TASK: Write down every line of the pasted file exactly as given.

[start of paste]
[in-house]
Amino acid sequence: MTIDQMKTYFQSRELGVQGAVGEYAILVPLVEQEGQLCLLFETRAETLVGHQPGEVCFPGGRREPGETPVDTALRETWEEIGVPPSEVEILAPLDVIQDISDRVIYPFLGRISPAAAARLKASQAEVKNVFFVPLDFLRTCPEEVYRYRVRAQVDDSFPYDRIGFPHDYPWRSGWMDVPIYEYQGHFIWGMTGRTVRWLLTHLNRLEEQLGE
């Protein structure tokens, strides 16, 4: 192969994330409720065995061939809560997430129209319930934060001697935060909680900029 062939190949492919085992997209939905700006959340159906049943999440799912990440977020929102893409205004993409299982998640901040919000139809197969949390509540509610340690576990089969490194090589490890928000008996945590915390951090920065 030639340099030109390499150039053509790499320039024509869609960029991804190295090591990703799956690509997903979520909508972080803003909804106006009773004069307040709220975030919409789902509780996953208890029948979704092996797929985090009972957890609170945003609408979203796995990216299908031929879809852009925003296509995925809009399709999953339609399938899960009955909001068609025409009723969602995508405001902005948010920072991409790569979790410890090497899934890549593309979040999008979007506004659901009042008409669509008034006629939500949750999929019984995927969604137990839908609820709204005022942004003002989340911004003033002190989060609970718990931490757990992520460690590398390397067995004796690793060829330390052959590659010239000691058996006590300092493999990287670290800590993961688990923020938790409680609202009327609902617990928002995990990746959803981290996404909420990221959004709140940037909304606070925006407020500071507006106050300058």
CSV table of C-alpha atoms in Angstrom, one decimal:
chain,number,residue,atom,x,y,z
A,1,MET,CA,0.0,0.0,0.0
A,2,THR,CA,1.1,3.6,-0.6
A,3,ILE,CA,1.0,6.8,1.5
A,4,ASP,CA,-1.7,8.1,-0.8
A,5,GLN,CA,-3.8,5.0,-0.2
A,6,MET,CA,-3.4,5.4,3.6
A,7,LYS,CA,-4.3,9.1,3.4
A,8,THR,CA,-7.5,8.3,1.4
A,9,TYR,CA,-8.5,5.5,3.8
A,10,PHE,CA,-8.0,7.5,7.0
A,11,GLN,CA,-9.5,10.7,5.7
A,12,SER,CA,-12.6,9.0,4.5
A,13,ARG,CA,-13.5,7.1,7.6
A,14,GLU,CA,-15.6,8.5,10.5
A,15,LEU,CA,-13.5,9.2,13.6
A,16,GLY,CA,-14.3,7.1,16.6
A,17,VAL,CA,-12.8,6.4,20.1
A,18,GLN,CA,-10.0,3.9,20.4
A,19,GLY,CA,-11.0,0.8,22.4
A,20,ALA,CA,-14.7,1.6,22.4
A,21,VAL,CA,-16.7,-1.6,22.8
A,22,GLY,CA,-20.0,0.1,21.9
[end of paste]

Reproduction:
[in-house]
Amino acid sequence: MTIDQMKTYFQSRELGVQGAVGEYAILVPLVEQEGQLCLLFETRAETLVGHQPGEVCFPGGRREPGETPVDTALRETWEEIGVPPSEVEILAPLDVIQDISDRVIYPFLGRISPAAAARLKASQAEVKNVFFVPLDFLRTCPEEVYRYRVRAQVDDSFPYDRIGFPHDYPWRSGWMDVPIYEYQGHFIWGMTGRTVRWLLTHLNRLEEQLGE
């Protein structure tokens, strides 16, 4: 192969994330409720065995061939809560997430129209319930934060001697935060909680900029 062939190949492919085992997209939905700006959340159906049943999440799912990440977020929102893409205004993409299982998640901040919000139809197969949390509540509610340690576990089969490194090589490890928000008996945590915390951090920065 030639340099030109390499150039053509790499320039024509869609960029991804190295090591990703799956690509997903979520909508972080803003909804106006009773004069307040709220975030919409789902509780996953208890029948979704092996797929985090009972957890609170945003609408979203796995990216299908031929879809852009925003296509995925809009399709999953339609399938899960009955909001068609025409009723969602995508405001902005948010920072991409790569979790410890090497899934890549593309979040999008979007506004659901009042008409669509008034006629939500949750999929019984995927969604137990839908609820709204005022942004003002989340911004003033002190989060609970718990931490757990992520460690590398390397067995004796690793060829330390052959590659010239000691058996006590300092493999990287670290800590993961688990923020938790409680609202009327609902617990928002995990990746959803981290996404909420990221959004709140940037909304606070925006407020500071507006106050300058």
CSV table of C-alpha atoms in Angstrom, one decimal:
chain,number,residue,atom,x,y,z
A,1,MET,CA,0.0,0.0,0.0
A,2,THR,CA,1.1,3.6,-0.6
A,3,ILE,CA,1.0,6.8,1.5
A,4,ASP,CA,-1.7,8.1,-0.8
A,5,GLN,CA,-3.8,5.0,-0.2
A,6,MET,CA,-3.4,5.4,3.6
A,7,LYS,CA,-4.3,9.1,3.4
A,8,THR,CA,-7.5,8.3,1.4
A,9,TYR,CA,-8.5,5.5,3.8
A,10,PHE,CA,-8.0,7.5,7.0
A,11,GLN,CA,-9.5,10.7,5.7
A,12,SER,CA,-12.6,9.0,4.5
A,13,ARG,CA,-13.5,7.1,7.6
A,14,GLU,CA,-15.6,8.5,10.5
A,15,LEU,CA,-13.5,9.2,13.6
A,16,GLY,CA,-14.3,7.1,16.6
A,17,VAL,CA,-12.8,6.4,20.1
A,18,GLN,CA,-10.0,3.9,20.4
A,19,GLY,CA,-11.0,0.8,22.4
A,20,ALA,CA,-14.7,1.6,22.4
A,21,VAL,CA,-16.7,-1.6,22.8
A,22,GLY,CA,-20.0,0.1,21.9